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Does Land Reform In Transition Countries Increase Child Labor? Evidence From The Republic Of Georgia

  • Kimhi, Ayal

This paper investigates the issue of child labor in the context of land reforms in transition economies, using farm household data from the Republic of Georgia. The results show that an increase in landholdings as an outcome of the land reform can, in the presence of market imperfections, lead to an increase in child labor. This is because the increased demand for labor on the family farm is stronger than the wealth effect generated by the land reform. However, this result is not uniform across farm families. First, it is only relevant for boys, because girls tend to assist in household activities rather than in farm work. Second, larger households are able to meet the increased demand for farm labor without the need for additional child labor. To the extent that smaller households tend to be poorer, it is mostly the poor households that sacrifice the future wellbeing of their male children in order to satisfy current needs. In this sense, the land reform may lead to a higher rural inequality in the long run. The policy implications are that land reforms in transition countries should include, as an integral ingredient, the development of rural land, labor and credit markets, in order to avoid the repercussions associated with increased child labor.

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Paper provided by Hebrew University of Jerusalem, Department of Agricultural Economics and Management in its series Discussion Papers with number 7147.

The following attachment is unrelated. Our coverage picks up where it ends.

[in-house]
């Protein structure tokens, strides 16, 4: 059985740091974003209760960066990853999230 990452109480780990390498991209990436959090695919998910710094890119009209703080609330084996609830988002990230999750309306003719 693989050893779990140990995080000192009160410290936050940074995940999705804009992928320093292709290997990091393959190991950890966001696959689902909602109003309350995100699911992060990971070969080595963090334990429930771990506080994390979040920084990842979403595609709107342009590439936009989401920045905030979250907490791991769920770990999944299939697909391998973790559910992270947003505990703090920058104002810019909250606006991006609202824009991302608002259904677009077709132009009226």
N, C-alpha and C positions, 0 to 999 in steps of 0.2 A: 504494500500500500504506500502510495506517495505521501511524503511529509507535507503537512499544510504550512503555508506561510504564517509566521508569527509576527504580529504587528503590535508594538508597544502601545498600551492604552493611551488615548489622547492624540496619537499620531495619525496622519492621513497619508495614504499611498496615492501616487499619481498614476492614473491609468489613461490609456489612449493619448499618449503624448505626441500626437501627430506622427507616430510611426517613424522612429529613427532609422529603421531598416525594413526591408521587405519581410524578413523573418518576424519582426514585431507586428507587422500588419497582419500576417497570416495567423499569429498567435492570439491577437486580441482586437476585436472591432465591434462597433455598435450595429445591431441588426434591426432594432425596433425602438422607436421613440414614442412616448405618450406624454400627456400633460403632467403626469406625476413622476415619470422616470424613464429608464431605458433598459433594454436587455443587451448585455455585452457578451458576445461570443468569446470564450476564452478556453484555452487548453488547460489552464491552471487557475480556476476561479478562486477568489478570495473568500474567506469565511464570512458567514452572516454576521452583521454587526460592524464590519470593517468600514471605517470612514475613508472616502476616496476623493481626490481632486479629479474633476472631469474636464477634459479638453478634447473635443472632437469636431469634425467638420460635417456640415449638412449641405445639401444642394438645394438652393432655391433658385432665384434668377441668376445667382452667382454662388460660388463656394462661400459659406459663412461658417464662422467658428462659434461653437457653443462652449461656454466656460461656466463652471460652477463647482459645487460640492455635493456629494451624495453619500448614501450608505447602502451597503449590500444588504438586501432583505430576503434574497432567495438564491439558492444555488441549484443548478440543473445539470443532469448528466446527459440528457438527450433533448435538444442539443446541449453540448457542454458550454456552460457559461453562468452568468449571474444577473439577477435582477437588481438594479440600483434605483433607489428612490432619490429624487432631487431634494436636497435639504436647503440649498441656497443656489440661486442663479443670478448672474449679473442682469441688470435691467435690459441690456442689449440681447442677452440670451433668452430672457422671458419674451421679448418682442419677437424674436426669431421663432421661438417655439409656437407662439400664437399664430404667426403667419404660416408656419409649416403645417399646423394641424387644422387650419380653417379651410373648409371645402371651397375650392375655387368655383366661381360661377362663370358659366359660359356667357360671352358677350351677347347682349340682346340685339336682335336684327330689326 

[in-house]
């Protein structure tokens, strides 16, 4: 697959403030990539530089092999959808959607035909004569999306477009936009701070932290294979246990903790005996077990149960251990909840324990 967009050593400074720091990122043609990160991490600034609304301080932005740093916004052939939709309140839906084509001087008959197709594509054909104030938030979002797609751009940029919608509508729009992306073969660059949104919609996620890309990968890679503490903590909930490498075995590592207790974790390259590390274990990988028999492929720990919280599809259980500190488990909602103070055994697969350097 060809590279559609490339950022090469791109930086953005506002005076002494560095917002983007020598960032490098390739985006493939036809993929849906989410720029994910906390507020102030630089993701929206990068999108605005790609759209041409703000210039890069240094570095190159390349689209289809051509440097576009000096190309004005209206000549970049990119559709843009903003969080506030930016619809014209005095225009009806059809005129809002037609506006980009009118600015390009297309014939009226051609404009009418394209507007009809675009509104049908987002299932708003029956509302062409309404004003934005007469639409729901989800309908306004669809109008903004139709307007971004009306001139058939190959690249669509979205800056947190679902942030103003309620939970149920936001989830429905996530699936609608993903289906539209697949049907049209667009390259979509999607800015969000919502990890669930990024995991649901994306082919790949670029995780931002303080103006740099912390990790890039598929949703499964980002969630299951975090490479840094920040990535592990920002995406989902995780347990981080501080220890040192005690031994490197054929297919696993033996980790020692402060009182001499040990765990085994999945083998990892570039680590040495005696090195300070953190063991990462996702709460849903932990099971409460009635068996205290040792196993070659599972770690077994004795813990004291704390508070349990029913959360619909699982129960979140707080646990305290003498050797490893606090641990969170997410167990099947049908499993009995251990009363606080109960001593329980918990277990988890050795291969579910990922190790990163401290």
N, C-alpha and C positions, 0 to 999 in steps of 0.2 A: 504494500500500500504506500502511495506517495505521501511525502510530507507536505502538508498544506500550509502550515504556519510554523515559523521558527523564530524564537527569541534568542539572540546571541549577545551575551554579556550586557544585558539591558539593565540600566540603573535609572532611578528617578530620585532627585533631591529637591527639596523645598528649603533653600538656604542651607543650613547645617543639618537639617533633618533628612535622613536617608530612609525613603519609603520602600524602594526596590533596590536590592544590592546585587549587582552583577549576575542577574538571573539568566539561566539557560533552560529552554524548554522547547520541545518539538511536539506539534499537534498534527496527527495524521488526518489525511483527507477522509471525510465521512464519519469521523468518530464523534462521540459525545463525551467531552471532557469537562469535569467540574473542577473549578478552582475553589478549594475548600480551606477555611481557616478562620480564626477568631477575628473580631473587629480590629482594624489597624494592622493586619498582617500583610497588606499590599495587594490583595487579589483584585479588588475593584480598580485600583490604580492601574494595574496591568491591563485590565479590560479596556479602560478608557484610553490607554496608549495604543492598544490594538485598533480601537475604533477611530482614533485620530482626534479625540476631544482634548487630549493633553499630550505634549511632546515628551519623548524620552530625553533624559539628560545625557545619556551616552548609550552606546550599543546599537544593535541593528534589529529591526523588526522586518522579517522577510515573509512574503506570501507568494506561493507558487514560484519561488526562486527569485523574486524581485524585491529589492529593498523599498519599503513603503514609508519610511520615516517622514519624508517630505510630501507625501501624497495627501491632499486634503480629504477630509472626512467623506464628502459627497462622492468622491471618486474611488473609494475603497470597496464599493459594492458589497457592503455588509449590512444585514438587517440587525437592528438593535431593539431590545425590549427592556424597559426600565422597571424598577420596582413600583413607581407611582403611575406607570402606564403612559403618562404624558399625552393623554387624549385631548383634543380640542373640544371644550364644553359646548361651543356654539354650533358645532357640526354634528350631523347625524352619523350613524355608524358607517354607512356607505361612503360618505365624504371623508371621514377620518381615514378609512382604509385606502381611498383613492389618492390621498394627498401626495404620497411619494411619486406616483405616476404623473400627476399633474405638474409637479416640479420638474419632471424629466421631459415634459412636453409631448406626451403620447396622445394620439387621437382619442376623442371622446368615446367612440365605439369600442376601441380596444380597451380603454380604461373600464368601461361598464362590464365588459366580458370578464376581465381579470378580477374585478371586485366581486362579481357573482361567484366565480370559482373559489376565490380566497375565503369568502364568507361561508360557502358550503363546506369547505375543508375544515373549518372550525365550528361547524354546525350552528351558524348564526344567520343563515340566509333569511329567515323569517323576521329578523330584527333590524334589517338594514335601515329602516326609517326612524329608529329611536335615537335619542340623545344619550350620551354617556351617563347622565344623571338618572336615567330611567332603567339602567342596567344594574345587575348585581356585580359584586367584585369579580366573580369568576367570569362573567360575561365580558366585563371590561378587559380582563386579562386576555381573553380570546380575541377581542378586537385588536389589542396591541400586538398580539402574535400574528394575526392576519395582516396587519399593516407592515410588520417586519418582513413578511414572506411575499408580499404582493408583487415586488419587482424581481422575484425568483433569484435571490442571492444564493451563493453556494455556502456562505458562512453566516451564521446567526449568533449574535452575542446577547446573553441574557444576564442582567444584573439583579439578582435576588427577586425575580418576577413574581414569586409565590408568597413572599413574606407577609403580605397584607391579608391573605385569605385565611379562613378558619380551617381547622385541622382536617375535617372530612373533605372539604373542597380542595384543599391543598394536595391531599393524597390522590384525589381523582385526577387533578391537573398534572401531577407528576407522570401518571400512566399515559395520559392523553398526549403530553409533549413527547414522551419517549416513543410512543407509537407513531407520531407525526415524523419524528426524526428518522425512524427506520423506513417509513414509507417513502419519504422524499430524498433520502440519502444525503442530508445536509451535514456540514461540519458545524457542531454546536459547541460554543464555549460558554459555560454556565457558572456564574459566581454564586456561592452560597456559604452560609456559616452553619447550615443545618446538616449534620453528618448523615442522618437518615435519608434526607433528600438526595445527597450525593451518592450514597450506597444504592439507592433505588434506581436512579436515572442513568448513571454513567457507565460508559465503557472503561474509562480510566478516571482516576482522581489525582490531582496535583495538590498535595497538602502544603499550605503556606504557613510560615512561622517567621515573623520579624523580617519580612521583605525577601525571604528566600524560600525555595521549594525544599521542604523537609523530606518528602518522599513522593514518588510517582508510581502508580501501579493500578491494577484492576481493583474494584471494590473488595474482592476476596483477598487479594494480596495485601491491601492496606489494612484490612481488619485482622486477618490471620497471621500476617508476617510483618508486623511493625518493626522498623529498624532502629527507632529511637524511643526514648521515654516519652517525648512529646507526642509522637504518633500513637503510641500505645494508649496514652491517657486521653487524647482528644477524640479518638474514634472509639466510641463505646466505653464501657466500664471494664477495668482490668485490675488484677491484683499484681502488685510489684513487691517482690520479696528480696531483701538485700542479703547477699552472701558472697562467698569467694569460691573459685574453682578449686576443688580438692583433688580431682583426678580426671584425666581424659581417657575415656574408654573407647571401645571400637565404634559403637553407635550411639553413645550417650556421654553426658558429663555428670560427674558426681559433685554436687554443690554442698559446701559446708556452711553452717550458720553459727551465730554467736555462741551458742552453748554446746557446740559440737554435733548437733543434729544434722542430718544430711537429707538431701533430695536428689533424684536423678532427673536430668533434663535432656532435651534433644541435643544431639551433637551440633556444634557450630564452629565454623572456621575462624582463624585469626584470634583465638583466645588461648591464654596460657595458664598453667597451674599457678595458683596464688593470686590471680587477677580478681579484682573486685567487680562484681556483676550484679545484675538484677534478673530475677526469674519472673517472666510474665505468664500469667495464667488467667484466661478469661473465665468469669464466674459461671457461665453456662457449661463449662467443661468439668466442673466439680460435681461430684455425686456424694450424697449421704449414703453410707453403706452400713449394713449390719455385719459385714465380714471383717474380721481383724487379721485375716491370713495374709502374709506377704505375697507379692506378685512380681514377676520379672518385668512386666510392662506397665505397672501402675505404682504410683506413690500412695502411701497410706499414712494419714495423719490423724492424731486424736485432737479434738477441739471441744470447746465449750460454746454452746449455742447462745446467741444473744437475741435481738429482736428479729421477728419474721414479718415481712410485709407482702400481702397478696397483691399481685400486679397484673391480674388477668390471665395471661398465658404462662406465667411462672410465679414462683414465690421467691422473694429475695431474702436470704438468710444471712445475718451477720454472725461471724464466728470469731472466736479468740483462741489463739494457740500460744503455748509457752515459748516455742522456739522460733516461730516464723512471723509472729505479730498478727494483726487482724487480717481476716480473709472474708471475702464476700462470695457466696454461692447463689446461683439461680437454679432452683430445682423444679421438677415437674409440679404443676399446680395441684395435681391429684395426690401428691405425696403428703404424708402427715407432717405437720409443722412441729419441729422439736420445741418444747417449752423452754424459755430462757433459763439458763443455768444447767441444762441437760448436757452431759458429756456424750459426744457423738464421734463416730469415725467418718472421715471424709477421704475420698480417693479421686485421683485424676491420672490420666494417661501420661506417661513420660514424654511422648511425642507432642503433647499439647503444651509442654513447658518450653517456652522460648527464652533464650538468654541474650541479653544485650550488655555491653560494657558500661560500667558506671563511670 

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Date of creation: 2007
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Handle: RePEc:ags:huaedp:7147
Contact details of provider: Postal: Faculty of Agriculture, Food and Environmental Quality Sciences Hebrew University of Jerusalem, P.O. Box 12, Rehovot 76100
Phone: 08-9481230
Fax: 08-9466267
Web page: http://departments.agri.huji.ac.il/economics/indexe.html

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  13. Kan, Iddo & Kimhi, Ayal & Lerman, Zvi, 2006. "Farm Output, Non-Farm Income, and Commercialization in Rural Georgia," eJADE: electronic Journal of Agricultural and Development Economics, Food and Agriculture Organization, Agricultural and Development Economics Division, vol. 3(2).
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  18. Cigno, Alessandro, 2004. "The Supply of Child Labour," IZA Discussion Papers 1114, Institute for the Study of Labor (IZA).
  19. Gogodze, Joseph & Kan, Iddo & Kimhi, Ayal, 2007. "Land Reform And Rural Well Being In The Republic Of Georgia: 1996-2003," Discussion Papers 7168, Hebrew University of Jerusalem, Department of Agricultural Economics and Management.
  20. Jean-Marie Baland & James A. Robinson, 2000. "Is Child Labor Inefficient?," Journal of Political Economy, University of Chicago Press, vol. 108(4), pages 663-679, August.
  21. Takashi KUROSAKI & Seiro ITO & Nobuhiko FUWA & Kensuke KUBO & Yasuyuki SAWADA, 2006. "Child Labor And School Enrollment In Rural India: Whose Education Matters?," The Developing Economies, Institute of Developing Economies, vol. 44(4), pages 440-464.
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